What Do Stockbrokers Do and What Does Their Day Look Like?
A stockbroker is an individual who trades stocks and other securities for another individual or multiple individuals. They are typically associated with a brokerage firm or dealer. Another common term for a stockbroker is an investment advisor depending on the exams that they pass.
Stockbrokers are required to be licensed in the United States. In order to become a licensed stockbroker in the United States you must take and pass the Series 7 Exam and then either the Series 63 or Series 66 Exams. The first exam focuses on the general knowledge of a securities representative and has 260 questions (only 250 of the questions count towards the final score).
The Series 63 Exam is the Uniform Securities Agent State Law Exam. This exam is state specific and tests potential securities agents on state laws regarding investing. This exam has a total of 65 questions, of which, only 60 are graded. Uniformed Combined State Law is the title of the Series 66 Exam and is developed not only to test potential securities agents but investment advisors too. The exam contains a total of 110 questions but only 100 of them are graded.
There are three different services that a stockbroker provides. The first is discretionary, this means that on the behalf of their client the stockbroker handles all investment transactions. Advisory services are provided to clients who just want advice on what to invest in and how to invest. Lastly execution only services are for when a client knows what they want to buy but the stockbroker is the one who makes all of the purchases and sales.
As the market is constantly changing the day to day work of a stockbroker can change greatly. Every day it is important that stockbrokers stay on top of the market so that any changes that happen you can account for. At the same time though stockbrokers have to try to search out new clients because only so many of the clients come to the brokerage looking for a broker.
A stockbroker has to be able to remain calm when talking with their customers. Customers may not understand technical terms and how things work right off the bat. Part of a broker’s job is to answer their client’s questions about investing and their portfolios. Because stock have the potential to crash you also have to be able to talk to a client when their portfolio crashes. When this happens clients can be upset, angry, and/or depressed and they need to be handled carefully.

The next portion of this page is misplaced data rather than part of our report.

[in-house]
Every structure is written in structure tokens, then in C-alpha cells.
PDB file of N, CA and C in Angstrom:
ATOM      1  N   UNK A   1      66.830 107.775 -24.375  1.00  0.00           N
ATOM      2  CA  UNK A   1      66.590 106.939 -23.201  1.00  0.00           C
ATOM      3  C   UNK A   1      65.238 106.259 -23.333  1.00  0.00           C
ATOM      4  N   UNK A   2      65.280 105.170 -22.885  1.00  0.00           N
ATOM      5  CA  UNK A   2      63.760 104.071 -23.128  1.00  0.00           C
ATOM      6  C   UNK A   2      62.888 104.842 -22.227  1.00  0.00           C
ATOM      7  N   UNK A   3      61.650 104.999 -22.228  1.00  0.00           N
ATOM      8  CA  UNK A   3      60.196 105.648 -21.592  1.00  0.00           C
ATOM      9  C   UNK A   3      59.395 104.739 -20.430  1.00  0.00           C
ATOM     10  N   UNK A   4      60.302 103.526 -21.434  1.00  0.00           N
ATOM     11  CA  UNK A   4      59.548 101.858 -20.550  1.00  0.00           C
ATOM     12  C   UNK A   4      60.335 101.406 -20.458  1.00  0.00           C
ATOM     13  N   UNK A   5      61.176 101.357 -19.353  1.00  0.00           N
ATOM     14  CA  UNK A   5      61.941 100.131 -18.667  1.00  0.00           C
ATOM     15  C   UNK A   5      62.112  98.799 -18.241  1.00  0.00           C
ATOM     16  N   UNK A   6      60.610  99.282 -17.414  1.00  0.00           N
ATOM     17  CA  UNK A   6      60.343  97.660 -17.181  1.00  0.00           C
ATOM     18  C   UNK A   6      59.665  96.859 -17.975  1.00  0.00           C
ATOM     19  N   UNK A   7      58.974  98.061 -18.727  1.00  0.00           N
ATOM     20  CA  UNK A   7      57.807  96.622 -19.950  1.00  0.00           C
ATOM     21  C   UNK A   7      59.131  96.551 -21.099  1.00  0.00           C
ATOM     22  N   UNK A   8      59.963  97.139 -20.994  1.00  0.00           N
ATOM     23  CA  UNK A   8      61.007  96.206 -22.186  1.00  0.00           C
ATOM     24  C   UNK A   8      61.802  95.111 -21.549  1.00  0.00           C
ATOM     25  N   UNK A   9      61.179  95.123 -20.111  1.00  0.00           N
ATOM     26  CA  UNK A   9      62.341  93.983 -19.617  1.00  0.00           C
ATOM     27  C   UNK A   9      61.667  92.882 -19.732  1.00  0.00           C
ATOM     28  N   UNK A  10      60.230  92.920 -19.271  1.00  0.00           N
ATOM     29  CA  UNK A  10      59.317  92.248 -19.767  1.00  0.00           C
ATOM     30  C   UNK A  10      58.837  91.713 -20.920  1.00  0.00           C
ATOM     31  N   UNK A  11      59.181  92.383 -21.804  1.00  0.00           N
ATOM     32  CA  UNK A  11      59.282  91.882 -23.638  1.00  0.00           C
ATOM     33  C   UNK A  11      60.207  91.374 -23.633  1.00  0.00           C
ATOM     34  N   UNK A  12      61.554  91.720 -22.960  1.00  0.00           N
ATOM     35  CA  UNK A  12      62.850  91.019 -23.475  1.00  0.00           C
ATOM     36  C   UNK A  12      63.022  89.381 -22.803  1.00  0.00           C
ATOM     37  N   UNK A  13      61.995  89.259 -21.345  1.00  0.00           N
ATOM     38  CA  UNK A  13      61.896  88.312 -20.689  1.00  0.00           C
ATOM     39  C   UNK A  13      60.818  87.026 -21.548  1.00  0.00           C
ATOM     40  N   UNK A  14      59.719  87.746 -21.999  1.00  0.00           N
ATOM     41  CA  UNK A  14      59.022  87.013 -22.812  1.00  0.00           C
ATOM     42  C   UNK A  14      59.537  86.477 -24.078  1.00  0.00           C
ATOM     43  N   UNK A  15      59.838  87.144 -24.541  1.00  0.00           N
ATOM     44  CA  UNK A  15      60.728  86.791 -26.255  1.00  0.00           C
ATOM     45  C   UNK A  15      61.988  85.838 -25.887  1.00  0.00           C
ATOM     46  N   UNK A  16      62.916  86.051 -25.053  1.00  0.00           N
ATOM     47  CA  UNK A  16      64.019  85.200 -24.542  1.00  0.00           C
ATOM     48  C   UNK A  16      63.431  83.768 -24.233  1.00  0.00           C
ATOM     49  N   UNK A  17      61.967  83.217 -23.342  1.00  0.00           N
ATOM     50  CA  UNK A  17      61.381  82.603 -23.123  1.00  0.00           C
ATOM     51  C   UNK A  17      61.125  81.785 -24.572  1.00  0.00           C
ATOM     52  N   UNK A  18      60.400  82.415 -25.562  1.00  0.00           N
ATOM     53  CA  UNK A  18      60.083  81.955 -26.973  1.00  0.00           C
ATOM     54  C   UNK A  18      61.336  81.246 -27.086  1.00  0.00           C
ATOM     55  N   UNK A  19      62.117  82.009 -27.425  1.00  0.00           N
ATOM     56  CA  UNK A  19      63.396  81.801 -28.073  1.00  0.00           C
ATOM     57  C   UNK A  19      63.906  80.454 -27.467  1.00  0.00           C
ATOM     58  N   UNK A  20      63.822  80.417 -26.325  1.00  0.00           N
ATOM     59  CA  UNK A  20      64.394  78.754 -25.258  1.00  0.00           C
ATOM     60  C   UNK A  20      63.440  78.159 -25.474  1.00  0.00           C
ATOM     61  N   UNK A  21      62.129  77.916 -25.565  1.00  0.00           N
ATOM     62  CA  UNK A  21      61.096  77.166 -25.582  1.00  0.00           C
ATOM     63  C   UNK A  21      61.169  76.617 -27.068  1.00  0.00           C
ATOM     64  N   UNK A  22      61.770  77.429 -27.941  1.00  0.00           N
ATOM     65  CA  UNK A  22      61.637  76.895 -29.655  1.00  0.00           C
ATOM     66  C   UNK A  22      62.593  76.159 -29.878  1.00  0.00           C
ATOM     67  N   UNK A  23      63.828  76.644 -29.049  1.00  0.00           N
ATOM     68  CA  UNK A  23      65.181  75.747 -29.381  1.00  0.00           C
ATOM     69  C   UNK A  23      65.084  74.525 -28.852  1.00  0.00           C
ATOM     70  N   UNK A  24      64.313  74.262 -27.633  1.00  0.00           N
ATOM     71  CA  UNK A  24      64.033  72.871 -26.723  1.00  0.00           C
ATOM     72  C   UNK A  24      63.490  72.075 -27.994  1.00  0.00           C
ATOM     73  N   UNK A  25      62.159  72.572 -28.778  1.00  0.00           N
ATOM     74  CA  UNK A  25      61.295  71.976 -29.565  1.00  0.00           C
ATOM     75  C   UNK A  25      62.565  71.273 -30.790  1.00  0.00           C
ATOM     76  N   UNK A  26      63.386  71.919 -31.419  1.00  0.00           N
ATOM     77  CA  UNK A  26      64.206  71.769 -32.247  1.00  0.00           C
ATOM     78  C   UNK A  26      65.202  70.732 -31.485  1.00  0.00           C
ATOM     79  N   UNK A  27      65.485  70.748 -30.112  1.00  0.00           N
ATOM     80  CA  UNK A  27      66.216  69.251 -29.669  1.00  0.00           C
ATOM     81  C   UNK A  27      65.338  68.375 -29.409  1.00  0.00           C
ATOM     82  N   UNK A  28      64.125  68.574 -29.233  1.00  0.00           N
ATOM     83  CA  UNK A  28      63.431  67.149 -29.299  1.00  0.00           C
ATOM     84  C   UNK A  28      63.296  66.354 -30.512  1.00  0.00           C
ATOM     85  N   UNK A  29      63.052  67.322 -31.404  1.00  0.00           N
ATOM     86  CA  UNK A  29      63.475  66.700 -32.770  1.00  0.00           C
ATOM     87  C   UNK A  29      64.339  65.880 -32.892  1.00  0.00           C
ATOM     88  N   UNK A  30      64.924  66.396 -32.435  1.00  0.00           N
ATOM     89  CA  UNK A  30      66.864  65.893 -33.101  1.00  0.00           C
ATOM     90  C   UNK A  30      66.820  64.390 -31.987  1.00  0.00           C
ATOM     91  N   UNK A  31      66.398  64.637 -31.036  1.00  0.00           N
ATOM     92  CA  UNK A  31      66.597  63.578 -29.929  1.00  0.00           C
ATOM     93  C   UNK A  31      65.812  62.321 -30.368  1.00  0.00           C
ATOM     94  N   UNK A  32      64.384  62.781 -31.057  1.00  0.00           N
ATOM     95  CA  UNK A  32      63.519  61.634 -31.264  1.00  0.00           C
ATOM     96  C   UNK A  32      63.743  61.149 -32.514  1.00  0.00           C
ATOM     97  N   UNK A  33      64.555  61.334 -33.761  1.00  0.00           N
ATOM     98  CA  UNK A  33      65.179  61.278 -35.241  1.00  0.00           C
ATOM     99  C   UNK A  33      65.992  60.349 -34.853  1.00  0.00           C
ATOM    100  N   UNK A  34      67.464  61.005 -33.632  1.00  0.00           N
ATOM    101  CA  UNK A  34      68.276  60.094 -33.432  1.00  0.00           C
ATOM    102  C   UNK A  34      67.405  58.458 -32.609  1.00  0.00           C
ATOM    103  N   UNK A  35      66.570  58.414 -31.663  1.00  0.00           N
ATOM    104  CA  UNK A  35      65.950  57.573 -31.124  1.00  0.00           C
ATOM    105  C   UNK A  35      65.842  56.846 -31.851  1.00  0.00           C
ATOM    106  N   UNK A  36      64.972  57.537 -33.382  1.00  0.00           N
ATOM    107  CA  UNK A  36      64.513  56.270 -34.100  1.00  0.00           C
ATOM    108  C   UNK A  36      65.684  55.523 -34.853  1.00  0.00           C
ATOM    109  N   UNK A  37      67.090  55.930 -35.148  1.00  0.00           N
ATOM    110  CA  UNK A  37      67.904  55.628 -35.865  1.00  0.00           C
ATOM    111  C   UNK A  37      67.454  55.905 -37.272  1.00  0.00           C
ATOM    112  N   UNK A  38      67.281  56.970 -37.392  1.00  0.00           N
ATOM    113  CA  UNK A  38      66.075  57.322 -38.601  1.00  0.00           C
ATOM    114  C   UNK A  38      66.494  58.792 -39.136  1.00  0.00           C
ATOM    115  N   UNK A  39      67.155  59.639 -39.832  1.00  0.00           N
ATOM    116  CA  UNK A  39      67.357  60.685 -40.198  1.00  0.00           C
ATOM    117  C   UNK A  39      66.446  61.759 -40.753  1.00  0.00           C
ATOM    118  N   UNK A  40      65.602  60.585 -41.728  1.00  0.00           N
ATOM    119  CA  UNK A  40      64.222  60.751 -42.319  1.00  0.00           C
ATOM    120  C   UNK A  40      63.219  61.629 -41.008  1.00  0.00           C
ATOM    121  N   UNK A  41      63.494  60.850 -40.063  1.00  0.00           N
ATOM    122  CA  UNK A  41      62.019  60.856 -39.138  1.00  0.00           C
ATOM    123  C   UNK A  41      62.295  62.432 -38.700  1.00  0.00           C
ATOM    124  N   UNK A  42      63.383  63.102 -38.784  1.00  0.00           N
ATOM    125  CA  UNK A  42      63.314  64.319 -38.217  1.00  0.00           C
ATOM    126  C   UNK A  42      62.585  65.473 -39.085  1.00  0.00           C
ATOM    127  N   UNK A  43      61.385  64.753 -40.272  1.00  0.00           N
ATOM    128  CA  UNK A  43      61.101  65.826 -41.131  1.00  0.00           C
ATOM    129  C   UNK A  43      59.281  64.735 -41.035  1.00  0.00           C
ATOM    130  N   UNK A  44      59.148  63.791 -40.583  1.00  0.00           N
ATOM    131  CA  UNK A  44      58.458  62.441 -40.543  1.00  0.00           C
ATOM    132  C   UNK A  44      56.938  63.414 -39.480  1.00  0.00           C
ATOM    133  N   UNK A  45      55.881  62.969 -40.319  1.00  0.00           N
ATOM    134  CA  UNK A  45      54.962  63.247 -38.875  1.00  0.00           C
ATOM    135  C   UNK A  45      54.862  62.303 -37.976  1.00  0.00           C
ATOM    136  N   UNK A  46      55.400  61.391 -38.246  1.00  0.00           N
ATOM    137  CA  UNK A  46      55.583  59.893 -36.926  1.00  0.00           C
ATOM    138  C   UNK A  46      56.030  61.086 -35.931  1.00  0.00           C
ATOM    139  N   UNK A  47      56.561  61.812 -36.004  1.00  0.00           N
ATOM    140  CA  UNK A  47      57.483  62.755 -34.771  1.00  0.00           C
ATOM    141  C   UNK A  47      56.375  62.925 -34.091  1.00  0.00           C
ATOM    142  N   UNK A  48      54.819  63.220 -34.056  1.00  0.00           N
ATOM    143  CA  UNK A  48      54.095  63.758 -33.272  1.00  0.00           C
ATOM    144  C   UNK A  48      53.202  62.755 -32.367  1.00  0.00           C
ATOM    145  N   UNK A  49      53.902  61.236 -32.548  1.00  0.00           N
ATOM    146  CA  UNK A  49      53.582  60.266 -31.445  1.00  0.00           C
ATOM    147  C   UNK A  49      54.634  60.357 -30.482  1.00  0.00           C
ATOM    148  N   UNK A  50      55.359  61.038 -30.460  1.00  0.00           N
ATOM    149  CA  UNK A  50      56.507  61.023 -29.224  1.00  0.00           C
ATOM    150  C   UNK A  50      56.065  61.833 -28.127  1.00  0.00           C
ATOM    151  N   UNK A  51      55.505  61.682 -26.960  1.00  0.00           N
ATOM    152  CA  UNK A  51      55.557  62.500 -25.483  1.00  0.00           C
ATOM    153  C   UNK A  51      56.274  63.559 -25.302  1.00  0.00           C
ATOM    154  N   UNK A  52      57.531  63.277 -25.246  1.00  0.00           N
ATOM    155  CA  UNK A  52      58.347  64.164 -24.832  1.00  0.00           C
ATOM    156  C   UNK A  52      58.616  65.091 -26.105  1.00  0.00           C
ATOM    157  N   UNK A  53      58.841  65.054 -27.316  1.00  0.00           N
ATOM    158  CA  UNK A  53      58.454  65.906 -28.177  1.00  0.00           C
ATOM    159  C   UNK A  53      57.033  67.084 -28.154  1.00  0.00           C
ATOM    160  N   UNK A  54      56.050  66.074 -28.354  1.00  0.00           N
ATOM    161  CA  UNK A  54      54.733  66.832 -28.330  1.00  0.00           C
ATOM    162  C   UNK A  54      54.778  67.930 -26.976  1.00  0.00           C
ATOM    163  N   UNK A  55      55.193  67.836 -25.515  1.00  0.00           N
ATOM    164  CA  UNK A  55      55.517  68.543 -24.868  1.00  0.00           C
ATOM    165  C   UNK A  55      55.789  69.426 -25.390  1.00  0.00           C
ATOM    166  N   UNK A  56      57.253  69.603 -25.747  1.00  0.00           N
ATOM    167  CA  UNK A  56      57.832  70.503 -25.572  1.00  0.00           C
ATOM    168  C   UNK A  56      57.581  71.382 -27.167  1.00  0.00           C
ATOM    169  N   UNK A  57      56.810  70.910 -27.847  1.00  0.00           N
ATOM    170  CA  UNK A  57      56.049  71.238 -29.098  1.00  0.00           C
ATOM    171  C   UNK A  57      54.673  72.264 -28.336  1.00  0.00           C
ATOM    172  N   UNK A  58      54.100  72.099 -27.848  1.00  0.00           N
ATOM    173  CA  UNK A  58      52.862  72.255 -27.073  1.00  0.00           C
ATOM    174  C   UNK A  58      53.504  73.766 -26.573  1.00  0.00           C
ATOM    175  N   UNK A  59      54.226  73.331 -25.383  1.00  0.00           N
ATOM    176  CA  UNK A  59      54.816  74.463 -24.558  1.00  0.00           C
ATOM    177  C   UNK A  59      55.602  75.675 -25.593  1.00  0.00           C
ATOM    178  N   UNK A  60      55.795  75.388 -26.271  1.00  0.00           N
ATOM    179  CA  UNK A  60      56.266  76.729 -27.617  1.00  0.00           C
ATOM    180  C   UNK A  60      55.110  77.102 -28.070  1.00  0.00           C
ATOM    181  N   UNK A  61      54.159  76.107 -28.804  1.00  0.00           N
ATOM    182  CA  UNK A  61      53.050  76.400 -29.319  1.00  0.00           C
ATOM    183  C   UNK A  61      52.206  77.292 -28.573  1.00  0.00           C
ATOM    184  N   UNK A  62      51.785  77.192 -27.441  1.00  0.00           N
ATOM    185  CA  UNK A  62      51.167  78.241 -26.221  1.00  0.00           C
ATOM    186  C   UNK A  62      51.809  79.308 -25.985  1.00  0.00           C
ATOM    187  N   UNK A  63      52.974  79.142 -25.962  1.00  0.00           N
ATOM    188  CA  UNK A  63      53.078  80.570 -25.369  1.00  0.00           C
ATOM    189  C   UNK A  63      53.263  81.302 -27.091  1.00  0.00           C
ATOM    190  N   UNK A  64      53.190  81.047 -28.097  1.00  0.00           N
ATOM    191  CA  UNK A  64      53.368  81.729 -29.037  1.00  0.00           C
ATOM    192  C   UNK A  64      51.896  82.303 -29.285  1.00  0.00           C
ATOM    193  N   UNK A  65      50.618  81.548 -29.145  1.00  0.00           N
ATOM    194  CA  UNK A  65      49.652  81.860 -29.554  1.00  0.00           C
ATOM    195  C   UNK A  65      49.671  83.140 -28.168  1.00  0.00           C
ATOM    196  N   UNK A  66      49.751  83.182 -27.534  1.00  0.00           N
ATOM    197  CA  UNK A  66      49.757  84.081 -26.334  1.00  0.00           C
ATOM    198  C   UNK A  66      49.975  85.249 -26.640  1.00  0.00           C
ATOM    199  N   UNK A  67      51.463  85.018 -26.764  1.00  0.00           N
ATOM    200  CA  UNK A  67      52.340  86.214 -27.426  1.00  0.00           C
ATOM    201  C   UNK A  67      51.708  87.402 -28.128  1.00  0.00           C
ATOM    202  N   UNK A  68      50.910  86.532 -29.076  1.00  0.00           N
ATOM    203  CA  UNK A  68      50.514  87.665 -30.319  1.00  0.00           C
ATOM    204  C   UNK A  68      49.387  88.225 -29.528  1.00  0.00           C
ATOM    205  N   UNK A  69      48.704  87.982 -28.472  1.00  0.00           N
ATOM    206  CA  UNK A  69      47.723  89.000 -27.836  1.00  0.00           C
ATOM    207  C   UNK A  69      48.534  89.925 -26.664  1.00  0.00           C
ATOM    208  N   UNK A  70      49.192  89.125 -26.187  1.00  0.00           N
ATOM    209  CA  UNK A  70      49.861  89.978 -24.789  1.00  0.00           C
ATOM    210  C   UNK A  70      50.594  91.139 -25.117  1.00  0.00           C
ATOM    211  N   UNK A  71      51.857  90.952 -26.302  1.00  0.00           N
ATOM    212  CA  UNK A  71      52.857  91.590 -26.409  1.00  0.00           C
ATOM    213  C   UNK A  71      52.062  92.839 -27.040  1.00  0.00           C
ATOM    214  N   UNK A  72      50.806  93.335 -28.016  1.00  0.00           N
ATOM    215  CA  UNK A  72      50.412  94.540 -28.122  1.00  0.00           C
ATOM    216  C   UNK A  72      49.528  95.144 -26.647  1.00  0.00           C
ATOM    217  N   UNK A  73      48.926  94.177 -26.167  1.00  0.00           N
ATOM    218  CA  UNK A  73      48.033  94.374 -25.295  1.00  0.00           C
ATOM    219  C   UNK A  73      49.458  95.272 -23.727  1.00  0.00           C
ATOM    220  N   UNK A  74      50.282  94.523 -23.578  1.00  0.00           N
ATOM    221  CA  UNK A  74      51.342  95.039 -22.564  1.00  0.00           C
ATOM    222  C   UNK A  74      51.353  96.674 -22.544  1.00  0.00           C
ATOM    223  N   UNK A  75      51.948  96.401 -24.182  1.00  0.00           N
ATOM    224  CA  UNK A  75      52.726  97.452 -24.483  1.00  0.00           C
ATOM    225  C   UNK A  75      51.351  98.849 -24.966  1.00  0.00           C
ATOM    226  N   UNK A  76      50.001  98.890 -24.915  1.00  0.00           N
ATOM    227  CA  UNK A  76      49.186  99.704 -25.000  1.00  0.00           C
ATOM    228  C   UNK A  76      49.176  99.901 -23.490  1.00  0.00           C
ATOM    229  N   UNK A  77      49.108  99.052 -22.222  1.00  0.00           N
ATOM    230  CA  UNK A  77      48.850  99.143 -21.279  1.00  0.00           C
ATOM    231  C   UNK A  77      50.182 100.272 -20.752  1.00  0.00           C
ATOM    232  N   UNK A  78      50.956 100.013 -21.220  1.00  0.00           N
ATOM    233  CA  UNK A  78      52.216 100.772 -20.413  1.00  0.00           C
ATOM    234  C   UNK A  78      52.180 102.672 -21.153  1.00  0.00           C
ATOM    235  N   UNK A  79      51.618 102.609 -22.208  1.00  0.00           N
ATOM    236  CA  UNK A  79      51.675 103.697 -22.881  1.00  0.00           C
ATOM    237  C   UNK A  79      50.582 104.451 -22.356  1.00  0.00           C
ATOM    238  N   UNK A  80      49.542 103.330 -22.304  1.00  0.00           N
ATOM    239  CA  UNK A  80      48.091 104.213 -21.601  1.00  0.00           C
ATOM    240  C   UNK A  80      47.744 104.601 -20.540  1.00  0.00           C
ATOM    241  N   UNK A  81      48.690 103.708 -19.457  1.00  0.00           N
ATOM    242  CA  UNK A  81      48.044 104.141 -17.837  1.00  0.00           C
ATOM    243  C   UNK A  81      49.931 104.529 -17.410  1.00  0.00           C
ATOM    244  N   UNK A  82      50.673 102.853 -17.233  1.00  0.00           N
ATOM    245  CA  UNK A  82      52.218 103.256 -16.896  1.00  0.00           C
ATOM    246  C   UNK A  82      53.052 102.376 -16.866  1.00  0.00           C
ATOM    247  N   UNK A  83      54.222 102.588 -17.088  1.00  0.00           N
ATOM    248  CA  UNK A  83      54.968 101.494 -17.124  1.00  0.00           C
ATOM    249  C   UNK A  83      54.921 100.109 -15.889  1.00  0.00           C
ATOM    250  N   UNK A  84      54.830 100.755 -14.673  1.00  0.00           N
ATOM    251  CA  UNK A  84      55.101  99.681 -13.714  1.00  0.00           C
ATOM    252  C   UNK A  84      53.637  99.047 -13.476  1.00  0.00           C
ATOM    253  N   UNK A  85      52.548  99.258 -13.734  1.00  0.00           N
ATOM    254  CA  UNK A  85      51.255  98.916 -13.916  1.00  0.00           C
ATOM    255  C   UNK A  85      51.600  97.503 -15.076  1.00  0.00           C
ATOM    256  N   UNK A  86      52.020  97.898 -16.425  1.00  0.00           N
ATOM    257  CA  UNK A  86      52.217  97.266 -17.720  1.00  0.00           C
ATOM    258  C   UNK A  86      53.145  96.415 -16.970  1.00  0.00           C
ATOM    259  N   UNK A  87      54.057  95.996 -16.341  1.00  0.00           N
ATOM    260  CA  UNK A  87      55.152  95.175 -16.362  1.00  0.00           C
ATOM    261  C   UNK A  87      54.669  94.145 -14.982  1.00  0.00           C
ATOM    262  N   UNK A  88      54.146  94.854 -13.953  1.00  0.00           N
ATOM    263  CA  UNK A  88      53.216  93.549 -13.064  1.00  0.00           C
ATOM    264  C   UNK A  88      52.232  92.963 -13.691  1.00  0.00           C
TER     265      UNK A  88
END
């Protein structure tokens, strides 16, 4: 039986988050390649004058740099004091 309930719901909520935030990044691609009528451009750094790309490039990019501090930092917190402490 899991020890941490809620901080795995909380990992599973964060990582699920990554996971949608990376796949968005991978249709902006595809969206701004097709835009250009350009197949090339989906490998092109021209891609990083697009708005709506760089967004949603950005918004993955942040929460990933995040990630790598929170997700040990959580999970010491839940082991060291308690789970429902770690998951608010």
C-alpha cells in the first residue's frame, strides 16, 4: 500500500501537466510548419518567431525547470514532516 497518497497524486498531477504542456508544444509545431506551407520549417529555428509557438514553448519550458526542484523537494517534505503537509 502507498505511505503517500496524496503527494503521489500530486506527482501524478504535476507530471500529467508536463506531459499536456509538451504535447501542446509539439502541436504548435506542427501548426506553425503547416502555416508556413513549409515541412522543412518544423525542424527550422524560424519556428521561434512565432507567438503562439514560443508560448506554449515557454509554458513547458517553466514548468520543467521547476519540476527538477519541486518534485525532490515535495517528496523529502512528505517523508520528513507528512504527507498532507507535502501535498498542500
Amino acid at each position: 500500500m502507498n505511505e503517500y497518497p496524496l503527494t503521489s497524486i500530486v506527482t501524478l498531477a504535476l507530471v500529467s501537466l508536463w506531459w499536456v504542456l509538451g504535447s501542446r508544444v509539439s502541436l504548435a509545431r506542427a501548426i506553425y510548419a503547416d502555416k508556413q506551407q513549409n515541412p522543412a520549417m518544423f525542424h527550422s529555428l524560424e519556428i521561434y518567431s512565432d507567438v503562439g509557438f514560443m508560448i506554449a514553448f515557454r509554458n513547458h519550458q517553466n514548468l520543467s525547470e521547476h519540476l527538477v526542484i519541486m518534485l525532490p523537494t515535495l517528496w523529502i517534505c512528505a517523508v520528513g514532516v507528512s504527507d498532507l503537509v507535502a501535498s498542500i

What are stockbrokers paid?
Well that is somewhat of a difficult question to answer because stockbrokers are typically not paid hourly. They are paid based on how much business they conduct although they may have a baseline salary and earn commission on top of this. Typically a broker makes 1% of the assets that they manage but they do not get to keep the entire amount. The company that they work for will typically take 60-70% of that 1%. So for example to make $30,000 in the first year a stock broker must manage around $10,000,000. Managing that kind of money right of the bat can be difficult because brokers are expected to bring the majority of that in themselves. Most stockbrokers also charge a fee for interacting with clients. Whenever someone calls to ask advice from the broker they are more than likely going to experience at least a small fee.
A stock broker starts their day around seven in the morning. The first few hours of the day are spent researching the stock market. Then when the stock market opens at 9:30 AM they check the positions of the portfolios they are managing and spend time contacting their existing clients. This time will be used to advise the clients on how their money should be handled based on that days positions. Often time’s clients will have conditions for buy and selling.
Working hours for a stock broker
Because the market is still open until 4 PM brokers usually take a quick lunch around noon then return to work to keep track of the stocks and continue talking with clients. After lunch would typically be the time which the broker would conduct any face to face meetings with clients or potential clients.
The closing of the stock market does not signal the end of the work day for a stockbroker, especially a new. It just signals the switching of tasks. Instead of working with their existing clients this is when they will start marketing themselves to new clients. They will spend at least a couple of hours on the phone and computer contact both people and businesses. This is also the period of the day when stockbrokers will do any other networking that they need to do as they don’t have to focus on the stock market until the next morning.
After the market closes some stockbrokers will even teach classes and seminars to prospective clients or people who want to learn more about how to handle their money. Since a lot of people don’t work on Saturday and the market isn’t open on the weekends it isn’t uncommon for a stockbroker to work for a while on a Saturday to connect with people that he couldn’t’ get in touch with during the work week. This can range anywhere from a couple of hours’ worth of work to six hours’ worth of work depending on how badly the broker and brokerage needs new clientele. Working on the weekends is more common of someone who is just starting out in the stock brokering world.
Being a stockbroker is a demanding job, you work 9+ hour days and you are responsible for other people’s money so you have to be at the top of your game. It can also be a really rewarding job though because not only does it have the potential to pay well you have the potential to make other people happy by making their money. If you are interested in breaking into the stock brokering world it would probably be best to have a little bit of money saved up for that first year so you don’t have rely on making that first $10,000,000 for your clients.